Thursday, June 2, 2016

Royal Navy looking at fitting laser onto Phalanx

(UK) The UK is looking at evaluating a Laser Directed Energy Weapon (LDEW) as part of a programme which would see the Royal Navy bolting on a defensive laser weapon system" onto the Phalanx CIWS in which to combat the proliferation of threats against Naval vessels, be they, anti-ship missiles, swarm tactics or even airborne threats such as aircraft, helicopters or drones.

The Phalanx, in service with the US and numerous navies across the world (including the Royal Navy) is a six-barreled 20mm M61 Vulcan Gatling Gun, capable of firing 4,500 rounds a minute which throws a wall of lead (OK, Tungsten) towards any threat, literally shredding the target to pieces due to the sheer weight of rounds sent in the direction of the target (hence the name Phalanx).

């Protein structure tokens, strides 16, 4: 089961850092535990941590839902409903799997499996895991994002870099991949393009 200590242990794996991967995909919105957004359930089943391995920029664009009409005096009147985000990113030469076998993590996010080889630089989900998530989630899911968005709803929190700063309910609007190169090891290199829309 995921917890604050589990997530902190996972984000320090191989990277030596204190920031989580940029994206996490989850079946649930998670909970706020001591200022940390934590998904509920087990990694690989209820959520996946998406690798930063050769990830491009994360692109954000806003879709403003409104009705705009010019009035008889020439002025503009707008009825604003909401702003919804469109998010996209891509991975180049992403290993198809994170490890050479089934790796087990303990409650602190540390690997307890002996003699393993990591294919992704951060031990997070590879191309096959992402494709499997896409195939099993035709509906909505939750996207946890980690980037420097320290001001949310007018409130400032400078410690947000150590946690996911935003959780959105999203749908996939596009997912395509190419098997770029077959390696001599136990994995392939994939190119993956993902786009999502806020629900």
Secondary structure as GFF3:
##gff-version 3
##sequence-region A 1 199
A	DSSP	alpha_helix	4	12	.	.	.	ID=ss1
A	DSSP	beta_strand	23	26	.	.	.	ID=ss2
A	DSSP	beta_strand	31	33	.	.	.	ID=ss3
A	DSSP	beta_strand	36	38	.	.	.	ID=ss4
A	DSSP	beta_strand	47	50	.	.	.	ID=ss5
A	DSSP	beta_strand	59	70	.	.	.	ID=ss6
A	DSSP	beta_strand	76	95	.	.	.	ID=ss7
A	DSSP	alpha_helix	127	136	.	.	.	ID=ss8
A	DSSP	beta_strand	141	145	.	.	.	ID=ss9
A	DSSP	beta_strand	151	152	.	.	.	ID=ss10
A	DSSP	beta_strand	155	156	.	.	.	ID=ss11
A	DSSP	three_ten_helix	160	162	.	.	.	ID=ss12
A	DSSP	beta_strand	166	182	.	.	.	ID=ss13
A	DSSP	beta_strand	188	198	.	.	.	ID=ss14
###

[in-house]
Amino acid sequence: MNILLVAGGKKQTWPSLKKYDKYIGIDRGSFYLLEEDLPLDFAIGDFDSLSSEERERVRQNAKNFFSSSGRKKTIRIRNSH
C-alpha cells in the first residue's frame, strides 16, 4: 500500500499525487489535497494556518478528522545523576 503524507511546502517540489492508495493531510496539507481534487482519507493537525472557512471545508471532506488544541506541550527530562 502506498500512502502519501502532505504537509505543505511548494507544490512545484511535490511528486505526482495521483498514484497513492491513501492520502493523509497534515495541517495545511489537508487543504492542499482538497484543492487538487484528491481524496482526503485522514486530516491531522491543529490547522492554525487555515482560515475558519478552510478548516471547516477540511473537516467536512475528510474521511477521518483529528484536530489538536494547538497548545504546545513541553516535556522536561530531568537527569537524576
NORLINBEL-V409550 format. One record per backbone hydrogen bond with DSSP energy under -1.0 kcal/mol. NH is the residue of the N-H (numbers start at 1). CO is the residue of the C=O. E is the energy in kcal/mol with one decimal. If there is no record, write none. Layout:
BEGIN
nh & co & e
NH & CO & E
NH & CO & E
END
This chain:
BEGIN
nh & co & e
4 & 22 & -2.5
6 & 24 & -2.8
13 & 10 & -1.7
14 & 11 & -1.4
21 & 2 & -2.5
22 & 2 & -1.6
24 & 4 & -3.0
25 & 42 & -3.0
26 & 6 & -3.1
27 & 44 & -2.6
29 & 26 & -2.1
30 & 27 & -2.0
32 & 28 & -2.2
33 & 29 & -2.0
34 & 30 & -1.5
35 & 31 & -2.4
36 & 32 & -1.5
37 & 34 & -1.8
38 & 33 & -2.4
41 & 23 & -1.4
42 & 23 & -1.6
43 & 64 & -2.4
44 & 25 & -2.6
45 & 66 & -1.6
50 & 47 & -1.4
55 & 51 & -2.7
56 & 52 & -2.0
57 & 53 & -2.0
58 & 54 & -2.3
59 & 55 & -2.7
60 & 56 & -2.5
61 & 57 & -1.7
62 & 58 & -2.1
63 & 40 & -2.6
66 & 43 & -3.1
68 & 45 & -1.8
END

In Iraq, some smart arse came up with the idea to mount one on a pallet, name it C-RAM and use it to take out incoming fire.

Anyway, with everybody and his dog building, selling and buying much more effective anti-ship missiles (the Indians have one which can fly at three times the speed of sound, which they are currently selling to Vietnam), the Royal Navy, like the US Navy, has decided that now would be a good time to look into using lasers in which to help protect vessels from these ultra fast threats with a timeline of the end of the decade for the trial of the first prototypes.